Essentially, the reciprocity principle (one of the basic laws of social psychology), says that in social situations people will pay back what they receive from others. In other words, if John does you a favor, you're likely to return it to him and vice versa.

reciprocity principle

This is especially important in the sales industry as no one does you a favor for purely altruistic reasons. If they do you a favor, you "owe them one" and you are expected to honor your "debt". It is therefore extremely important that you are extremely careful who and what sort of help you ask for, as nothing is free.

Similarly, if someone does you a favor like refer a project to you, you are expected to refer some business to him or her in return. Of course, they would prefer a referral fee, but if you are unable to, then do consider something else like a food basket during CNY, a simple meal or hard to get tickets to shows like the recently concluded Singapore Air Show. It is important that you reciprocate, otherwise you would be seen as ungrateful and you can be sure that you will no longer receive referrals from this contact.

The other way that successful salespersons use the Reciprocity Principle is to proactively do favors for those who are connected. This will help to build a reservoir of goodwill which they can then tap on when they need to. And if their contacts apply the reciprocity principle, they will in turn receive referrals and business deals.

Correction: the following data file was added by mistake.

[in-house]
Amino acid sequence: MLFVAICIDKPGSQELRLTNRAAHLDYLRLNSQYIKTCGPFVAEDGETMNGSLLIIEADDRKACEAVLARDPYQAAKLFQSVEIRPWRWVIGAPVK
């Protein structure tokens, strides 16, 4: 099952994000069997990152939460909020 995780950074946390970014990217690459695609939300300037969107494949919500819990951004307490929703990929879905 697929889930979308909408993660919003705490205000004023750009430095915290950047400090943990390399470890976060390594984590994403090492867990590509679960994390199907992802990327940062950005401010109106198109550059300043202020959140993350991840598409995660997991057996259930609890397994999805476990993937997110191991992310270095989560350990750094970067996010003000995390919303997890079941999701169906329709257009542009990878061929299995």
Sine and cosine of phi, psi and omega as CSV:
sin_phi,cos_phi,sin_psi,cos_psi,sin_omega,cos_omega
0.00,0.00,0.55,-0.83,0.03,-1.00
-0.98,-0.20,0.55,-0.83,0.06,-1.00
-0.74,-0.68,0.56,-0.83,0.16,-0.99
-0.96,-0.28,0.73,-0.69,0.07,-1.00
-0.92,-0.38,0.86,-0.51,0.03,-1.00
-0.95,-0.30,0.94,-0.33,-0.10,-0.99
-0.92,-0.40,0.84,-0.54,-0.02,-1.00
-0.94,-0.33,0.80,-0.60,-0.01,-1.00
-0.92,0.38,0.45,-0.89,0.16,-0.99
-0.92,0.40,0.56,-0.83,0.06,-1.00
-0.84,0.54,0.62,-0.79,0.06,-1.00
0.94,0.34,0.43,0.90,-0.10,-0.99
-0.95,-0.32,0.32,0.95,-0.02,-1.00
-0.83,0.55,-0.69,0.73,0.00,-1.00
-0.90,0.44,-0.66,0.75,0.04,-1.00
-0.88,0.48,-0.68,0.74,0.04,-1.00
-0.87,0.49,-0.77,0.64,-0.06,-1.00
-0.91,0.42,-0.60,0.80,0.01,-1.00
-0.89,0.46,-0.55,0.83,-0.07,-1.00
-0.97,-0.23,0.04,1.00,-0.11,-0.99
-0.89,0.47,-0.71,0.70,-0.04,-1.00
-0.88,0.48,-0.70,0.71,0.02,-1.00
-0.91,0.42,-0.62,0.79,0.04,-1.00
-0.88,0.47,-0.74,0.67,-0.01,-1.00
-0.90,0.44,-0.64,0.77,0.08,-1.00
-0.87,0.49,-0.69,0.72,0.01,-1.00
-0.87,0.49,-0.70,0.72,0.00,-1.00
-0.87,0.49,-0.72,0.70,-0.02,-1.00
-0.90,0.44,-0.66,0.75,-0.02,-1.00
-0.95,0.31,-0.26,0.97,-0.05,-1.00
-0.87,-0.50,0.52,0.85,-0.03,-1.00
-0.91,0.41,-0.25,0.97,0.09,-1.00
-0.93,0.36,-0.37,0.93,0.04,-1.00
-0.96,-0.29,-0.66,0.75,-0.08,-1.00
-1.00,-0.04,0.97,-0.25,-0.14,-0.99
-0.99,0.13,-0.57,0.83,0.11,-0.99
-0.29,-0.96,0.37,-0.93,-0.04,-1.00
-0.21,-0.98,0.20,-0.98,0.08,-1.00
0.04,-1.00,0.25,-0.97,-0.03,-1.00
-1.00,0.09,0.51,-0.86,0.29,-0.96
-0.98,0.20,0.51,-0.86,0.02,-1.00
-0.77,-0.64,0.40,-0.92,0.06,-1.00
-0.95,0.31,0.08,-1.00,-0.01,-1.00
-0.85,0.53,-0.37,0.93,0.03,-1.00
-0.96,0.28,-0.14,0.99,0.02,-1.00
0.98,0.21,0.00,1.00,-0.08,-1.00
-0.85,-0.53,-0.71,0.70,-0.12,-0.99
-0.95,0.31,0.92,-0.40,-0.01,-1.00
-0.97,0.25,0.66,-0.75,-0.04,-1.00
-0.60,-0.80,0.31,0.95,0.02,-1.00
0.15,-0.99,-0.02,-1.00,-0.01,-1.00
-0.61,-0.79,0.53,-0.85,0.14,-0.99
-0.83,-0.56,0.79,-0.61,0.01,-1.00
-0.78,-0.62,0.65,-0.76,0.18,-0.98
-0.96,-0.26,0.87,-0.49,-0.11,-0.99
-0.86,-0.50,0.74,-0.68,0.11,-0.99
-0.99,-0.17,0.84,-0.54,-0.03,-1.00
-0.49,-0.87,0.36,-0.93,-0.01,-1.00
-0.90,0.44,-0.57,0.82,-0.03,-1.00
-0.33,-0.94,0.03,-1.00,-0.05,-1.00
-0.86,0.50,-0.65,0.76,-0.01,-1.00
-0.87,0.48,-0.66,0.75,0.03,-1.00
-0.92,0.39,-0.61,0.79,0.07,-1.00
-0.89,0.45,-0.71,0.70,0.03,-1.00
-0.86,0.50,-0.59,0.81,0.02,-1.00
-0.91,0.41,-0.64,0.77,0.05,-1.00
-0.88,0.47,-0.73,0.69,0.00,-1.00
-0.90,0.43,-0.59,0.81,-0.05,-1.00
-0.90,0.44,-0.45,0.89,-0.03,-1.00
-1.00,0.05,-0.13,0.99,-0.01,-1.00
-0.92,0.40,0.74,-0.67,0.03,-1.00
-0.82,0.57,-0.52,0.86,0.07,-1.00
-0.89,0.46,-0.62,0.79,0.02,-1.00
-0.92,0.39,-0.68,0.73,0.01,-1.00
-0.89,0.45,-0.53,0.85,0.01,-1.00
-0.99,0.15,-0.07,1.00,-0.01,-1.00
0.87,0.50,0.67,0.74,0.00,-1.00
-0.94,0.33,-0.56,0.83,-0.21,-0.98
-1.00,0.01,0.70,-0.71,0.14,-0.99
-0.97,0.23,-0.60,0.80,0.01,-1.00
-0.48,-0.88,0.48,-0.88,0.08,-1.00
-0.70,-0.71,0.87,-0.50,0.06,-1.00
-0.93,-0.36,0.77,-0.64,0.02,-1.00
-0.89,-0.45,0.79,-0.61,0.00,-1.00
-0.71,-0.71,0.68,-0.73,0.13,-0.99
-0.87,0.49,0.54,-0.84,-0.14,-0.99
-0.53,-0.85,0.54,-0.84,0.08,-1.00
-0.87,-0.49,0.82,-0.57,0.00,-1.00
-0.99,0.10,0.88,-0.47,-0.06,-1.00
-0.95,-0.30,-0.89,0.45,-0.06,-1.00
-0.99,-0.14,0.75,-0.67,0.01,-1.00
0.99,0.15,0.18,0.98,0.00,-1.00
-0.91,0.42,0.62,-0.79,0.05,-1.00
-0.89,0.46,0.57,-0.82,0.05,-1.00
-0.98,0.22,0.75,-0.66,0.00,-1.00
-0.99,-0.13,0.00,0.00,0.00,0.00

Friday, February 12, 2016

The Secret Formula to Sales Success

(Singapore, 13 February 2016) After working with literally thousands of sales professionals and consulting with hundreds of companies, SG Sales Guru has concluded that there is a secret formula for more sales. Similar to what Ivan Misner, founder of BNI, has been advocating, successful sales is about Visibility and Credibility.
 
Sales professionals or business owners who want to be successful, need their potential (and existing clients) to know who they are and what they do. Next, besides knowing who they are and what they do, they need to know that they are good at what they do.